O’Keefe already has the routine composition to dominate at the junior level. Toward next year, we’ll probably see a move to upgrade floor since her routine is mostly D passes right now for 5.2, though with rather well-executed dance elements. As we go on, she’ll be more than capable of pushing through to the mid-5s.
If O’Keefe has an error (and it doesn’t have to be a big error), then Emma Malabuyo (UCLA) will be ready to slip in. She has been lurking just behind O’Keefe and Perea through the first half of 2017, finishing 4th at Gymnix, 3rd at Jesolo, at 2nd at July camp. Her strengths are her DTY, her pretty beam work, and a floor routine that’s a tad code-ier than O’Keefe’s and can therefore score a couple tenths higher.
Bars has tended to keep Malabuyo farther down the rankings than O’Keefe and Perea, because while her routine is clean and efficient, the D score is quite low—just a 5.0 so far this year. Perhaps look for an upgrade in that bars routine because it’s a tough deficit to make up otherwise, even with a clean set.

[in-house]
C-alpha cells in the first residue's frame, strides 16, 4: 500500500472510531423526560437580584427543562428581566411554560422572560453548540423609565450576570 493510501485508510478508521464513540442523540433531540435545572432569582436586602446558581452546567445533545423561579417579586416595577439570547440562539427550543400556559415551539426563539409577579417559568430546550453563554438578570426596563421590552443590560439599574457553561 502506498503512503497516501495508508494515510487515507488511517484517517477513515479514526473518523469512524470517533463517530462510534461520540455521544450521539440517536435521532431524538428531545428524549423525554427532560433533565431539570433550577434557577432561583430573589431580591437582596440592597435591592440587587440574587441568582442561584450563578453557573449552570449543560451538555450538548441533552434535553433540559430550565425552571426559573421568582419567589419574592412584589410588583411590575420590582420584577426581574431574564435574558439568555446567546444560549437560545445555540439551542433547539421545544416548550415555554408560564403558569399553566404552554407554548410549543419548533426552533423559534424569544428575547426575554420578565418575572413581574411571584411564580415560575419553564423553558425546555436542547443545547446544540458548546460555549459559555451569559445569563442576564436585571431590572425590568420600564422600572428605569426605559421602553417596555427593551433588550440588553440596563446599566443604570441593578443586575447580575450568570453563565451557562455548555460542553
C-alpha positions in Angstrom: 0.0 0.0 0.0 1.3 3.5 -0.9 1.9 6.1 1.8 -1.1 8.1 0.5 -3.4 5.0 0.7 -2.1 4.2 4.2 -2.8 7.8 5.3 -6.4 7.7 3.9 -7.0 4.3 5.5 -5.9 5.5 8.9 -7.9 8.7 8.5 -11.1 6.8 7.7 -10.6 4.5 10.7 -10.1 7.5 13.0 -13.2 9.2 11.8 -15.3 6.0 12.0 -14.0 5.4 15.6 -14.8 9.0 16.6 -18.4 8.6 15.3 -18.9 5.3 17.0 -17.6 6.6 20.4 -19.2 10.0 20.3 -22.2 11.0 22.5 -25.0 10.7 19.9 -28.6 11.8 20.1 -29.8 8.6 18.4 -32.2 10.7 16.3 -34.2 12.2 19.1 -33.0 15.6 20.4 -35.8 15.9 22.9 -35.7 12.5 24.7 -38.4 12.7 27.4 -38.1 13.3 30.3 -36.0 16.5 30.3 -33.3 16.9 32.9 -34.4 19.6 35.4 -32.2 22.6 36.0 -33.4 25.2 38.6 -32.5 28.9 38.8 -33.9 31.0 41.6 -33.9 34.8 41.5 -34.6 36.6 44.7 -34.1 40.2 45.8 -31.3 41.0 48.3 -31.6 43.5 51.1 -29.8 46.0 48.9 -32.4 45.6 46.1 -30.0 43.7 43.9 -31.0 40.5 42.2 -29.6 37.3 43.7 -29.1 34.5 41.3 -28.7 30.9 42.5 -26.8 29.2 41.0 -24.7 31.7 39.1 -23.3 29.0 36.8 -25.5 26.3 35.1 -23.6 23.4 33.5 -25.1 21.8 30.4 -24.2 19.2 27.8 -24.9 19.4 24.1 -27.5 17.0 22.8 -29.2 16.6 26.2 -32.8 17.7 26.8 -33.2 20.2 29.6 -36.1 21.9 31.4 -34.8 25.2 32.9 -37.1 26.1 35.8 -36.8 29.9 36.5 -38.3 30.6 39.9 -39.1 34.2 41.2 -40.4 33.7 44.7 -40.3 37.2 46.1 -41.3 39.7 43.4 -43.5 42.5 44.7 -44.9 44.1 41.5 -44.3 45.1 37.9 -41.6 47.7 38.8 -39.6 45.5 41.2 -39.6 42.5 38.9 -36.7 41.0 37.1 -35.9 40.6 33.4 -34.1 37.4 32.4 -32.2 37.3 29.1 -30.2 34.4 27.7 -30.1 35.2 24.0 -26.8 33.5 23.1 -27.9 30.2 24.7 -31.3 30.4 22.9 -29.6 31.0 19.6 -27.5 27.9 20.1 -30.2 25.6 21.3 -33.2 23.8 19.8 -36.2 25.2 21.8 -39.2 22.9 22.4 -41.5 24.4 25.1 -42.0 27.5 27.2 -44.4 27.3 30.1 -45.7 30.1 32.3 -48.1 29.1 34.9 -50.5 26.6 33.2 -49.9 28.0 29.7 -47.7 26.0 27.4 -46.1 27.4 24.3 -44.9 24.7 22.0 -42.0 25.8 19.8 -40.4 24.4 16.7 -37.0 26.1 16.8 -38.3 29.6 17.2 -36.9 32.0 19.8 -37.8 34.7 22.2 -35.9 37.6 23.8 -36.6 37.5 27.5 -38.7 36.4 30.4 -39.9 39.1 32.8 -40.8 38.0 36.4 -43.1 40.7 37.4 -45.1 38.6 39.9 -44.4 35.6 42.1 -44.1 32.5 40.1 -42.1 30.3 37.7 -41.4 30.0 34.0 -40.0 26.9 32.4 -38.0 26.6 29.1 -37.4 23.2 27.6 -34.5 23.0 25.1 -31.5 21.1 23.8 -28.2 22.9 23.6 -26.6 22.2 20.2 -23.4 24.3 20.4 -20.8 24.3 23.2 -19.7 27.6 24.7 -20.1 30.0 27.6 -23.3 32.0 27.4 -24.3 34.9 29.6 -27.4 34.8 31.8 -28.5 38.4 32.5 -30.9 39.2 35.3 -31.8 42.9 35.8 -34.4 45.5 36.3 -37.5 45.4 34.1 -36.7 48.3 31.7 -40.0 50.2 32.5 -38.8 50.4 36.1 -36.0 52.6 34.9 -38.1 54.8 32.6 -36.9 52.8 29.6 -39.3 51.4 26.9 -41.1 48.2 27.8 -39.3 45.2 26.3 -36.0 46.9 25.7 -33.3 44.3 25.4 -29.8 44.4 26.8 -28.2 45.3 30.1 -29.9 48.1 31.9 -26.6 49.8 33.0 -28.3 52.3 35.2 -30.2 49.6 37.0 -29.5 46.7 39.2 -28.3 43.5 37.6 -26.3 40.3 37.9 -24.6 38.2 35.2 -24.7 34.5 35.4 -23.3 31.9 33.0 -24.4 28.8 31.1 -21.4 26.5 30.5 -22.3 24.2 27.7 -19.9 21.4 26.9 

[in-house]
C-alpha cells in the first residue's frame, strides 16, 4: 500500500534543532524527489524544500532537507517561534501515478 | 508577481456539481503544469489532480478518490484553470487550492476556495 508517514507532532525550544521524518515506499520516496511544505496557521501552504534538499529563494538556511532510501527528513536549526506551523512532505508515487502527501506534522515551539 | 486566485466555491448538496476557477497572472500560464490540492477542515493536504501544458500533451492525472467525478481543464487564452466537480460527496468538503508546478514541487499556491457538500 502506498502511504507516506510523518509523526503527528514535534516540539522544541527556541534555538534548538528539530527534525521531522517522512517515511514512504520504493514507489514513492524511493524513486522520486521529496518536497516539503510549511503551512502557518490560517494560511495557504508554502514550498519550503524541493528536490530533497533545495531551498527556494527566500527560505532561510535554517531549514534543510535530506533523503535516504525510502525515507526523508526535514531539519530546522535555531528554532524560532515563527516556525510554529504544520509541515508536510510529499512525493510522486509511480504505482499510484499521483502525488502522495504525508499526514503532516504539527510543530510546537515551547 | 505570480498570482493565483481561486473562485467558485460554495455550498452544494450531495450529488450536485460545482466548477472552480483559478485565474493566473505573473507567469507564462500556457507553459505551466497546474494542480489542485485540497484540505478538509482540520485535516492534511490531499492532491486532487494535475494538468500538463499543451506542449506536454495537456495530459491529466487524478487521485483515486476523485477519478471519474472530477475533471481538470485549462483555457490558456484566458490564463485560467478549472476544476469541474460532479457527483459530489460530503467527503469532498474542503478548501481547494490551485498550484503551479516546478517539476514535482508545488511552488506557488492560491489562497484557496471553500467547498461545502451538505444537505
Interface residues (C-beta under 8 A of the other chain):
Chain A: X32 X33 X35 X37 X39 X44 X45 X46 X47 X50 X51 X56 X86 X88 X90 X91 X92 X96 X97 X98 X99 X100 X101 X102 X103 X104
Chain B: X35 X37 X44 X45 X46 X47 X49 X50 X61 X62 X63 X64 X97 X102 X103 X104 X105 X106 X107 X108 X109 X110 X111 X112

One Miss Adeline Kenlin (Iowa) kind of came out of nowhere, didn’t she? She has been around for a while but wasn’t really toward the top of the junior radar even last season. Now, she’s suddenly all national team/international assignments/one of the best-scoring juniors. I mean, until recently my one memory of her was that time a couple years ago during touch warmup at Classic when she landed a beam dismount on top of her head just as “Happy” started to play, which I found inappropriately hilarious.
But at Jesolo she took 4th, not that far behind Malabuyo, predominantly on the strength of a new DTY and progressing inbar and Stalder work on bars, which helps her rack up the D. Only a relative lack of difficulty on floor looks like a potential downfall in her quest to contend.